I had the good fortune to cross paths with a truly remarkable individual not too long ago.
Her name is Mina Guli, and her story is jaw dropping.
Mina was one of the inaugural clients of my Speech Cheater startup. As you might have guessed from the name of the service, we wrote a keynote and presentation for her. Having presented that speech last week to a Global YPO audience, Mina gave the nod to turn the it into a blog post.
For anyone wondering if there’s something, well, more for them out there – this speech is well worth a read. So, without further ado, I give you Mina Guli.
Never doubt that a small group of thoughtful, committed citizens can change the world. Indeed, it is the only thing that ever has.
I love this quote from Margaret Mead. It says so much about the power of passion. Every time the world needs fixing, a small tribe of passionate people seems to get together to fix it.
Truth is, any one of us, all of us, can do great things. So why don’t more of us do great things? It seems the problem with passion is turning it into action.
My passion is helping save the world’s water. Like most of you, I do a bunch of little things – turning off the tap when I brush my teeth, and taking quick showers.
But I felt more needed to be done. I launched a water charity and ran across deserts to raise awareness. I’m trying to inspire people around the world to save water.
It’s a massive undertaking. I often wonder why I didn’t just leave it at turning off the tap.
But once you’ve experienced the euphoria of acting on your passion, nothing else comes close.
Perhaps, in sharing my story, I can motivate you to turn your passion into action. And make the world a better place.
It started with a broken back
I was raised in Australia. I had a normal life. Normal family.
I loved school, but hated sports. I was terrible at sports.
One day in my early 20’s, we were horsing around at a pool. One of my friends picked me up, tried to throw me in, and dropped me on the edge.
They took me to hospital. The doctor said I had a broken back. He told me I wouldn’t run again.
Well, I was hopeless at running anyway, so not running wasn’t such a big deal.
What was a big deal was the doctor saying I couldn’t do something. That rubbed me the wrong way.
That’s where my passion first bubbled to the surface. I get pretty stoked up when people tell me I can’t do something.
The doctor recommended I start swimming for rehab. So I did. Twice a week. About 2 laps each time.
I told my friend, who was a triathlete. She said “Terrific. Come swim with us.”
As I mentioned, I get passionate about a challenge. So I agreed.
I dragged myself out of bed at 5am. I did 10 laps. They all did about 10 kilometers. Despite being completely outgunned, I liked it. It was much nicer swimming with them than swimming alone.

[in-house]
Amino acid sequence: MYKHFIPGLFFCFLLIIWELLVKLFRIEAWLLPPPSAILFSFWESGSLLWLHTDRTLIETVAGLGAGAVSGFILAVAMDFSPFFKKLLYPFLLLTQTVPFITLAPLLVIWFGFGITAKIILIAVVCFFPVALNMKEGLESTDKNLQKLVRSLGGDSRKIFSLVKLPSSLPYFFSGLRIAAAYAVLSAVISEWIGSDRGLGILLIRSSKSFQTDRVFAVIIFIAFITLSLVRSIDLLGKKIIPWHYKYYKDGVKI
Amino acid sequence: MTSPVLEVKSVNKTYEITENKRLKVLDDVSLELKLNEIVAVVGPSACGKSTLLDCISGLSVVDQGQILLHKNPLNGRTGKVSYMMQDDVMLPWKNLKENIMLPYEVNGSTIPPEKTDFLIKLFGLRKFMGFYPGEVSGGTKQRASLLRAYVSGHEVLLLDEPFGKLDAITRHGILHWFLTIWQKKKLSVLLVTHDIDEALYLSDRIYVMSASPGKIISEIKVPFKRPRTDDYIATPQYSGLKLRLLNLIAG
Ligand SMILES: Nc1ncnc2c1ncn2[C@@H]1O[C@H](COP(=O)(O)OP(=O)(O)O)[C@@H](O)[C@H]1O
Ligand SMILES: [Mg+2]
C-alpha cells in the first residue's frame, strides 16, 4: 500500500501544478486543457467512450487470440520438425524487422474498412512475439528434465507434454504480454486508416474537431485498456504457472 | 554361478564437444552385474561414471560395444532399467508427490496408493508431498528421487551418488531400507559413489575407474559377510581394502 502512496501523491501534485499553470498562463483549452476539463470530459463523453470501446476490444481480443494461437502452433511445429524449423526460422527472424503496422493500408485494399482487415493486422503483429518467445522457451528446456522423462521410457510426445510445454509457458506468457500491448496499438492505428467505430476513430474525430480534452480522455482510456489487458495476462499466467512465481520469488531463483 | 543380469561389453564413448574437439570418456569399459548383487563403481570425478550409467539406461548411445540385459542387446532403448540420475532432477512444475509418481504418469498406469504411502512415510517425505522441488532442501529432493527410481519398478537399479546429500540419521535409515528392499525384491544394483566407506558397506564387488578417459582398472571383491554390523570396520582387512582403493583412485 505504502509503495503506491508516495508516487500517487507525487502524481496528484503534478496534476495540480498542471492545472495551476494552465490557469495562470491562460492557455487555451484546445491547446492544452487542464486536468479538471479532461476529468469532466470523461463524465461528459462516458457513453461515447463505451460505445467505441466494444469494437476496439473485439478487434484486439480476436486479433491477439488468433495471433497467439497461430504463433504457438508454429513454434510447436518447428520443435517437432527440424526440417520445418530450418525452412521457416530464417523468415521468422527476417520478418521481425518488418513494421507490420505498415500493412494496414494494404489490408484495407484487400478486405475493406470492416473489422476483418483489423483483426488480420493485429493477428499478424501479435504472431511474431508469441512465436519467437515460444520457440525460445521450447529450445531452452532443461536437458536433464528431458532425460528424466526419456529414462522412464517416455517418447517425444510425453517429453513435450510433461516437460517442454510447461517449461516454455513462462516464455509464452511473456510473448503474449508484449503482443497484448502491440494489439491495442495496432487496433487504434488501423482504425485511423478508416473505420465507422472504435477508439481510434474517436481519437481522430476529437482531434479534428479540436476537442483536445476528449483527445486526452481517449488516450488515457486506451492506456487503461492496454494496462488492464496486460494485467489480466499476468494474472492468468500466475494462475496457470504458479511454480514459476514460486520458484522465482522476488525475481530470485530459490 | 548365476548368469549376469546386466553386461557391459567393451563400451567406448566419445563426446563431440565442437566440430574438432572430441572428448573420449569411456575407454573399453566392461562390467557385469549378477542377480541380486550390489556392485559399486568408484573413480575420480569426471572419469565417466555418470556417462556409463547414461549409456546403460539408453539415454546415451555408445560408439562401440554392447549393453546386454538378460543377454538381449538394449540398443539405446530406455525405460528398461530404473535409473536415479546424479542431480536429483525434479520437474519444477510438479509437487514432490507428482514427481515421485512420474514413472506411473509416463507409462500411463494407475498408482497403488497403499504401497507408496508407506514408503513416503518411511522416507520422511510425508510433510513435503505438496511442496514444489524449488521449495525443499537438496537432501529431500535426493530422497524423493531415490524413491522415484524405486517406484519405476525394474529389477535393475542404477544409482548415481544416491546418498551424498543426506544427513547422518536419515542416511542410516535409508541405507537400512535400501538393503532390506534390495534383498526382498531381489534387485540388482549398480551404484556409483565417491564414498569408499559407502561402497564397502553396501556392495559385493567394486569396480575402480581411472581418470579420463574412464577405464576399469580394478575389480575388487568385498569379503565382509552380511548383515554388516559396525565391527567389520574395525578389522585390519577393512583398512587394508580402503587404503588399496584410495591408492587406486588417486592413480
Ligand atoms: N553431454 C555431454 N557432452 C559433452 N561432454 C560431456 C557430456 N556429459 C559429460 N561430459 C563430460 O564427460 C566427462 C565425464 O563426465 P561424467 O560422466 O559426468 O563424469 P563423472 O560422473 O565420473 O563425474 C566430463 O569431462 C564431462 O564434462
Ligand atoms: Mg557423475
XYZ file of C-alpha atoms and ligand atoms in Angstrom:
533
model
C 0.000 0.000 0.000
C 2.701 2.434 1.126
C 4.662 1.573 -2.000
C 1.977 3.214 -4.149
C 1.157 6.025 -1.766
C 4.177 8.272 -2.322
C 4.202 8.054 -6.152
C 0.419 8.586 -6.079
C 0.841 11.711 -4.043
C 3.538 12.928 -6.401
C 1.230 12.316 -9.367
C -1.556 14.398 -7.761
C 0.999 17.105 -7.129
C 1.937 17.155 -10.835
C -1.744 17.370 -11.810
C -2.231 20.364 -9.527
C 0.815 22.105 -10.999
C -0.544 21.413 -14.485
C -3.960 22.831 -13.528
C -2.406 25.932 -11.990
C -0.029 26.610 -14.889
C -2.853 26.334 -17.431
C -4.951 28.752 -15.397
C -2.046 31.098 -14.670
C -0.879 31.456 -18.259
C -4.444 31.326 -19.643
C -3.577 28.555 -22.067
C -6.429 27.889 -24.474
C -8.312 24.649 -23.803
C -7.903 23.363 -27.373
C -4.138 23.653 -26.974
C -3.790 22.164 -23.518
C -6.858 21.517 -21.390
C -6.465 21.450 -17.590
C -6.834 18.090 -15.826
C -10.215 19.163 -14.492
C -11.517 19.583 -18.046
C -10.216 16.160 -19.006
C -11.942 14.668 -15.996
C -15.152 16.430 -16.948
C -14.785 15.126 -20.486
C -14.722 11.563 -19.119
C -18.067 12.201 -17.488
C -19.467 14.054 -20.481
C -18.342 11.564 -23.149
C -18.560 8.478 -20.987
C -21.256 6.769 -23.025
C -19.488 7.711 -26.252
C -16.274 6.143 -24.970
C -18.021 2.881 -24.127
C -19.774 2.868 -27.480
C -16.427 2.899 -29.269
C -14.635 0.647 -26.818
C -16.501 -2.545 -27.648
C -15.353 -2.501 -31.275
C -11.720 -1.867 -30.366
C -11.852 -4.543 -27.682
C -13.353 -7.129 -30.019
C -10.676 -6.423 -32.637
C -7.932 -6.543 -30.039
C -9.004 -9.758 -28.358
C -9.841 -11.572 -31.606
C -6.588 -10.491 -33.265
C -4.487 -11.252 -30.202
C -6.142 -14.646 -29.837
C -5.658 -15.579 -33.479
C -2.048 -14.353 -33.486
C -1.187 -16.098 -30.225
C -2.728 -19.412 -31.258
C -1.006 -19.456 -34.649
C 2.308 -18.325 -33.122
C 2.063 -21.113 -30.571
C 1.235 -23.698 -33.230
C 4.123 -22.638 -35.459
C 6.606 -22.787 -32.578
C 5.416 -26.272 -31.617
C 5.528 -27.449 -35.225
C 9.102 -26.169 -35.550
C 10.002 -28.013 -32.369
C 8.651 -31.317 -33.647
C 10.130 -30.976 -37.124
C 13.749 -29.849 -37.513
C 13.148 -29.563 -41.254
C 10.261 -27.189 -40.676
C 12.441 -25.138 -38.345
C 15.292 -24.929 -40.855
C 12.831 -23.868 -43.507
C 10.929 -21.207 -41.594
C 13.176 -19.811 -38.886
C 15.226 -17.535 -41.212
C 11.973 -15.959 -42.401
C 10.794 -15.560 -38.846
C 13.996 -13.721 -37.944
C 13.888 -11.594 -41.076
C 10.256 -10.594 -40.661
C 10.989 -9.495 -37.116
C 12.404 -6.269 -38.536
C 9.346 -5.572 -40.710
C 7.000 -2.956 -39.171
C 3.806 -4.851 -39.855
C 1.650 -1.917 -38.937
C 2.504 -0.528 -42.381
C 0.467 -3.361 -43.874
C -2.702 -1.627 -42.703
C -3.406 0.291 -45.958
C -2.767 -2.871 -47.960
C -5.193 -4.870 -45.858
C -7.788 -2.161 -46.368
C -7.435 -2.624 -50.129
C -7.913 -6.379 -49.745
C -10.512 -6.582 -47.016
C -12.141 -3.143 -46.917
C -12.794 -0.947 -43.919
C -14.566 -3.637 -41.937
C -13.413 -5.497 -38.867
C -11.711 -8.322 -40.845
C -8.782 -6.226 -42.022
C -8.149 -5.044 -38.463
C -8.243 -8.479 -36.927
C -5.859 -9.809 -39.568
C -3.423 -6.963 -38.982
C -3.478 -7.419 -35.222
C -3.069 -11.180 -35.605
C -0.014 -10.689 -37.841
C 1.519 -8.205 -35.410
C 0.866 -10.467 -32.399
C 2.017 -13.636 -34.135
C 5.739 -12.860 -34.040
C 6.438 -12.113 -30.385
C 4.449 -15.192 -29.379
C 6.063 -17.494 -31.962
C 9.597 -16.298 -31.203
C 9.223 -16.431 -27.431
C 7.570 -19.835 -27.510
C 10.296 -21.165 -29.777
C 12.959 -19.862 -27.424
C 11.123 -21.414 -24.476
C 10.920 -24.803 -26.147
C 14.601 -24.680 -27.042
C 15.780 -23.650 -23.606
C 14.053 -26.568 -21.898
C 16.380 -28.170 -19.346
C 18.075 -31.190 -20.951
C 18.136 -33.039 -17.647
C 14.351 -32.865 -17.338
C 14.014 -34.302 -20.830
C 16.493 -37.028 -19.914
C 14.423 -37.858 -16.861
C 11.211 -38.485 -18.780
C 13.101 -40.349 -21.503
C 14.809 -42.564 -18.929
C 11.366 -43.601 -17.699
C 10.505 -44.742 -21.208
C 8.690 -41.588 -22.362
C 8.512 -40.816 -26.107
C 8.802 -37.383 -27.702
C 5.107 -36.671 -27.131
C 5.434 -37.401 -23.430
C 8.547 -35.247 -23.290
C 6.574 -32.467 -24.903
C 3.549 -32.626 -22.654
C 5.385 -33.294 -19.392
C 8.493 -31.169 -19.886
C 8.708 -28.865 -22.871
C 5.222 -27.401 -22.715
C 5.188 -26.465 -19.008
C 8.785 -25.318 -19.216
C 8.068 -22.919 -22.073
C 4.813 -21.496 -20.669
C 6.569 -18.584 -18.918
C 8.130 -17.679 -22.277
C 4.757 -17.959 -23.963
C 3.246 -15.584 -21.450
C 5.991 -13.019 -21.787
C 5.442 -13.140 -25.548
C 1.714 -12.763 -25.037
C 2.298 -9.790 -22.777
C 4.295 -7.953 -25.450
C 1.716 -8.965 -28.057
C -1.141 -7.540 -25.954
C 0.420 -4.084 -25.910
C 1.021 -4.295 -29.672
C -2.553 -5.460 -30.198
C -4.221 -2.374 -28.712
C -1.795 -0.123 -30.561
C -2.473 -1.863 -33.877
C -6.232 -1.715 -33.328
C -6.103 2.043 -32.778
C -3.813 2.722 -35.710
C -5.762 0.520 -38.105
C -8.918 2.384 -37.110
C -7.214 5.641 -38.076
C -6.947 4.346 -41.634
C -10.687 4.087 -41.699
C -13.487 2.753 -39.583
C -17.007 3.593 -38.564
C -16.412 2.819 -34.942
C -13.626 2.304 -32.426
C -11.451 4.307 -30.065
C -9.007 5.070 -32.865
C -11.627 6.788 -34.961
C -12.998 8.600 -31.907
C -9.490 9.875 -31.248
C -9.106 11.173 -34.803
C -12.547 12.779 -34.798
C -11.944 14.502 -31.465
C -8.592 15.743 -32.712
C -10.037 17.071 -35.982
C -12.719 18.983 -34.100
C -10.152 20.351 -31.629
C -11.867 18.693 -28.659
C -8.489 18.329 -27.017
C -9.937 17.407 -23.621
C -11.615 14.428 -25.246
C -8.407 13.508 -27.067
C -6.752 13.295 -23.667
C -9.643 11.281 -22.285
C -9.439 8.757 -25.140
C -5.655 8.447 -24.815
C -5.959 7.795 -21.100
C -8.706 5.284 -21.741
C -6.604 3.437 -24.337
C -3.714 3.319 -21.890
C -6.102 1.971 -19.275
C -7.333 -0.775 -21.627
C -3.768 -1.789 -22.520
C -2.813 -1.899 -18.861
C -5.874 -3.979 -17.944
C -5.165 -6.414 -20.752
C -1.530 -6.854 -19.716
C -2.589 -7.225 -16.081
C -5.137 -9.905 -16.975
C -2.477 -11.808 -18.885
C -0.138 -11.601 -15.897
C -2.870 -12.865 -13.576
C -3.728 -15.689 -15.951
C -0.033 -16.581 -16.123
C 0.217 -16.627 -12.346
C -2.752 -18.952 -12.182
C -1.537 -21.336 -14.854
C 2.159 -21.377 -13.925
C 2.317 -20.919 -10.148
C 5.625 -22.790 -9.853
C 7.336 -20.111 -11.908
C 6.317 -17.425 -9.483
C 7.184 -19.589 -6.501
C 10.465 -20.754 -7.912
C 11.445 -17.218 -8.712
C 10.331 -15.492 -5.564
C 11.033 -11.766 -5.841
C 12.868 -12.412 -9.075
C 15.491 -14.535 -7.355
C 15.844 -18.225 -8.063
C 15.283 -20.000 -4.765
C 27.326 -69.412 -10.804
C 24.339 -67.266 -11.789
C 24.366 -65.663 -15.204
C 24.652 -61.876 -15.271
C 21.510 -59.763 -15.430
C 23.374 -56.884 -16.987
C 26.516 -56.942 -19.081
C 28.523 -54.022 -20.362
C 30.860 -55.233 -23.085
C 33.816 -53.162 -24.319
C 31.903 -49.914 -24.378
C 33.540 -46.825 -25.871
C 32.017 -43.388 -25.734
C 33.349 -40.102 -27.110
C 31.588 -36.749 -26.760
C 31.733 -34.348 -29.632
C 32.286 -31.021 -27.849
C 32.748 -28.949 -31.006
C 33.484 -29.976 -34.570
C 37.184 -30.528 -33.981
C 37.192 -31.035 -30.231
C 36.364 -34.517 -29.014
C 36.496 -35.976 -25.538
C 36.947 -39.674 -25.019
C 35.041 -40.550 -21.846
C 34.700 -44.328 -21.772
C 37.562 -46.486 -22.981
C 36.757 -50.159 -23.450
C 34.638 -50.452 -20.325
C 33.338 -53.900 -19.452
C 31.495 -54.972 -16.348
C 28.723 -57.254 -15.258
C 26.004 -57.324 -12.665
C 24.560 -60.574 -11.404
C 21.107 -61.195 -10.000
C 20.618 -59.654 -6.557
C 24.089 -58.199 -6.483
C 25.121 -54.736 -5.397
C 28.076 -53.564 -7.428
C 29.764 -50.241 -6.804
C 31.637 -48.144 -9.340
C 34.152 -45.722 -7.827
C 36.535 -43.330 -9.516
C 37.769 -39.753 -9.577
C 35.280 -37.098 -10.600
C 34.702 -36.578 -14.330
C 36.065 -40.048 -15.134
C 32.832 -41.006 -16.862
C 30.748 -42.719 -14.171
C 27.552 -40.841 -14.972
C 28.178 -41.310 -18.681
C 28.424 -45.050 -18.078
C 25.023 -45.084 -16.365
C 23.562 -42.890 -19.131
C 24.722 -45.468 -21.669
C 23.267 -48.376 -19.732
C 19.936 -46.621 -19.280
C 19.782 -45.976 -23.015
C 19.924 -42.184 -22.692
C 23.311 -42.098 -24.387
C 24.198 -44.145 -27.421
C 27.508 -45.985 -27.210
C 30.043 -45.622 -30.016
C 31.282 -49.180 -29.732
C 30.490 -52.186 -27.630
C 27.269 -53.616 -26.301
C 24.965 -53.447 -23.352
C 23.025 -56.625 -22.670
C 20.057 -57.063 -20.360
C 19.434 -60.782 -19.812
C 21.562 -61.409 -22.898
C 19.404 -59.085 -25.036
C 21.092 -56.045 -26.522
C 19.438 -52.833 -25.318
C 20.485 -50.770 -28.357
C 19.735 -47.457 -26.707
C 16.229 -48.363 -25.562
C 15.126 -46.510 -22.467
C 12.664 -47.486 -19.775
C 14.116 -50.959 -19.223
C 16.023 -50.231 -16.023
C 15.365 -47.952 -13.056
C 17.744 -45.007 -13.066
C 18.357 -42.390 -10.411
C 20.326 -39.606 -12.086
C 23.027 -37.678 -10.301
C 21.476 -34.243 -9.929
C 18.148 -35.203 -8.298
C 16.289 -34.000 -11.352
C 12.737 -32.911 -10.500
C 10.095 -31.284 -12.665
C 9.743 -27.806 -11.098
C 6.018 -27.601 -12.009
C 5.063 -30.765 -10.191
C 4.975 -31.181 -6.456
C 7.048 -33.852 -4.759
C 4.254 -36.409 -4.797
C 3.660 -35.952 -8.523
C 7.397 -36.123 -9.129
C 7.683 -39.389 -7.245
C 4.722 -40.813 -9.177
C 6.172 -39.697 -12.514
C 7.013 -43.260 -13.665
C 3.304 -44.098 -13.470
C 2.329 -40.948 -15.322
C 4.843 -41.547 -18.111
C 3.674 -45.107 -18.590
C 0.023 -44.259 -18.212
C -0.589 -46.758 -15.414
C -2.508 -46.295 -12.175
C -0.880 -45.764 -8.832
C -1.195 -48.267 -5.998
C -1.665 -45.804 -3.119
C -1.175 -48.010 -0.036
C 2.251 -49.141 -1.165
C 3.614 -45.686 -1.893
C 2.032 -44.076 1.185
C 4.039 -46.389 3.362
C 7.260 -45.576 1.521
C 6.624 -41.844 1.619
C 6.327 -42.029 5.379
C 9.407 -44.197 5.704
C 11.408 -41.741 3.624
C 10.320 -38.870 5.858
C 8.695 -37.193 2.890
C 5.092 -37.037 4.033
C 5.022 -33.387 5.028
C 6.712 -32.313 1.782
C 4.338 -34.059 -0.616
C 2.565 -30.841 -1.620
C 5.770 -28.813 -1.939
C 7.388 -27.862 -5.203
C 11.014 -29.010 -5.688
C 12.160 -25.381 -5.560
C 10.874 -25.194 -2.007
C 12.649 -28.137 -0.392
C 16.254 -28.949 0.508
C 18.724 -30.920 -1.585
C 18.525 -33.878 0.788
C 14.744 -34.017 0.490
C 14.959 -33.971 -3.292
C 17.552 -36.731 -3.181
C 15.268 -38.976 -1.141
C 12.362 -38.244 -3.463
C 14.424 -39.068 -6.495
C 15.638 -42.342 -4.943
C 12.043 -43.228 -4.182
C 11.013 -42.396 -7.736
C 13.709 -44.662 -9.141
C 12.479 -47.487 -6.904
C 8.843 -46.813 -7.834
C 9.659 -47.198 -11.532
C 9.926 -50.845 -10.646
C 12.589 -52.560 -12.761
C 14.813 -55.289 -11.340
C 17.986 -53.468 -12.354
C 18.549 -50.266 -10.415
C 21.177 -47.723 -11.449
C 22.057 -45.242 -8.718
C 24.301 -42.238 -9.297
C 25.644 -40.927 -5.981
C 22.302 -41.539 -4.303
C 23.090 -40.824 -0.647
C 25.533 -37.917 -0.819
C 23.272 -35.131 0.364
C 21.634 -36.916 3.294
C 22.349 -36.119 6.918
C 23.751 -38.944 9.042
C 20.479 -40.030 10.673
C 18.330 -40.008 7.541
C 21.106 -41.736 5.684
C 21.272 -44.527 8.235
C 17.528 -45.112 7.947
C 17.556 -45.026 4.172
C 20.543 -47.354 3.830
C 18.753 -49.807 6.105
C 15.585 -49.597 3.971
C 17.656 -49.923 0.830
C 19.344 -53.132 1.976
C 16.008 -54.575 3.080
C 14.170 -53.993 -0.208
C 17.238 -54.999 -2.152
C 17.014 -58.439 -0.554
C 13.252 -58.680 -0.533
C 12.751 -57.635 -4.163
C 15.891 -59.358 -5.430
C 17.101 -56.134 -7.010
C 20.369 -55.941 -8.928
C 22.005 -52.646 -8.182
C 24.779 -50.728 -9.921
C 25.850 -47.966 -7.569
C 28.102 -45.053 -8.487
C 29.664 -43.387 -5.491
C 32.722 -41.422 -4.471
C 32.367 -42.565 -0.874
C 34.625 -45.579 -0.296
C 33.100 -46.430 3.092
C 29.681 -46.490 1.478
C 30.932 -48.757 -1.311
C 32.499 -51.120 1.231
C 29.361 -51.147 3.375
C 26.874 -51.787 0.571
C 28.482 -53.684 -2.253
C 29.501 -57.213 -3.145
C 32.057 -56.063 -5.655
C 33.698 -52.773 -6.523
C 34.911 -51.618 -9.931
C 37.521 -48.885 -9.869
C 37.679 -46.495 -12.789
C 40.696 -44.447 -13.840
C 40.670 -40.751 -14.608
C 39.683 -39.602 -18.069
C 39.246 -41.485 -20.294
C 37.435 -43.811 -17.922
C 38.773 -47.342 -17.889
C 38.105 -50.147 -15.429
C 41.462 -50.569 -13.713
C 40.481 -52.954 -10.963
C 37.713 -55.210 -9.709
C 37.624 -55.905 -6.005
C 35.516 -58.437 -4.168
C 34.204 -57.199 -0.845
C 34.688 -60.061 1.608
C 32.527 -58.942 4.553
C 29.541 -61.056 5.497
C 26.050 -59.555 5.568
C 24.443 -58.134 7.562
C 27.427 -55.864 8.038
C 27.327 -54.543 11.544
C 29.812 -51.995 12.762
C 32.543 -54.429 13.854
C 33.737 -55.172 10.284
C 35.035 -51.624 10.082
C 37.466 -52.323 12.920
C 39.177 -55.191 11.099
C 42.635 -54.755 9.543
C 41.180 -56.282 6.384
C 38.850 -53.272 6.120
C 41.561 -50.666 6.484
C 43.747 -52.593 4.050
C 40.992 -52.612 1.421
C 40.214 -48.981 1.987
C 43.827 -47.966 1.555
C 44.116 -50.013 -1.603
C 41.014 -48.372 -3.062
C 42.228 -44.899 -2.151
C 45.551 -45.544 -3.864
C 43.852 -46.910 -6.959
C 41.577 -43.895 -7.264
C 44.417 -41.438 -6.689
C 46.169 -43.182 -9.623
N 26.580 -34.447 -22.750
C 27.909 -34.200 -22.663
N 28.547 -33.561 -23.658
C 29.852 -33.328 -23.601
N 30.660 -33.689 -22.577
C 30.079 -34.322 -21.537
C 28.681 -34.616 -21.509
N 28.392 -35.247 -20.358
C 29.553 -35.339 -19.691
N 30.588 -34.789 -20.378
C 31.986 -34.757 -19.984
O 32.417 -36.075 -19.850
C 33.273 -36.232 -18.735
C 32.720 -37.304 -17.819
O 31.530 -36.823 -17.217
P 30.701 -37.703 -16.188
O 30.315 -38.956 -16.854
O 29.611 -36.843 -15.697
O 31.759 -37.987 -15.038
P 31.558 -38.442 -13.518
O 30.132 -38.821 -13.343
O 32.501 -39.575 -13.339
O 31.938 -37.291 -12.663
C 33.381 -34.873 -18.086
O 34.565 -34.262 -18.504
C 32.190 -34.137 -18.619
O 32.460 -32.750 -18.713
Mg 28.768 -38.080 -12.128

I think that’s another hallmark of my passion. I like being in a group of people who love the same thing. I call them my tribe.
When my tribe had me up to three days a week in the pool, they asked if I’d like to go for a cycle with them. First time out, I went 30 minutes – they did 5 hours.
Again, completely outgunned. But fun.
There’s a suburb outside Melbourne called Frankston Beach. It’s a cycling destination. I’ll never forget the first day I made it to Frankston and back. 70 kilometers. The feeling was incredible.
So what came next? One of my tribe said to me “Mina, you should try the Ironman.” Nine months after breaking my back, I did my first Ironman.
Fast forward to today. I’m about to run seven deserts on seven continents in seven weeks. It’ll be a world record.
People have a hard time understanding this if they don’t understand what led to it. To me, passion means taking on a challenge – doing something other people say I can’t do; doing it with a group of like-minded individuals; pushing myself to see how far I can go; and of course, the ecstasy.
My mom told me when I was 24, “Mina, I used to have to drag you out of bed to get on with the day. Now, you’re up 3 hours before everyone else. Nobody has to get you out of bed for this.”
And this, despite the fact I’m still hopeless at sport. I’m really slow, I’m not built for any of the sports I do, and at times it’s excruciatingly painful.
It’s complicated, I know.
Don’t expect your passion to be uncomplicated. And be open to it taking you somewhere unexpected. Passion works in mysterious ways.
Set up for failure?
I’ve described how finding your passion can be problematic. Equally problematic is chasing it.
Success is 5% talent, and 95% hard work. True, with passion, the work becomes easier to bear. But there’s always resistance. A lot of it comes from those around you.
But you don’t just have to contend with other people holding you back. If you let your passion drive you uncontrollably forward, you can actually burn yourself out.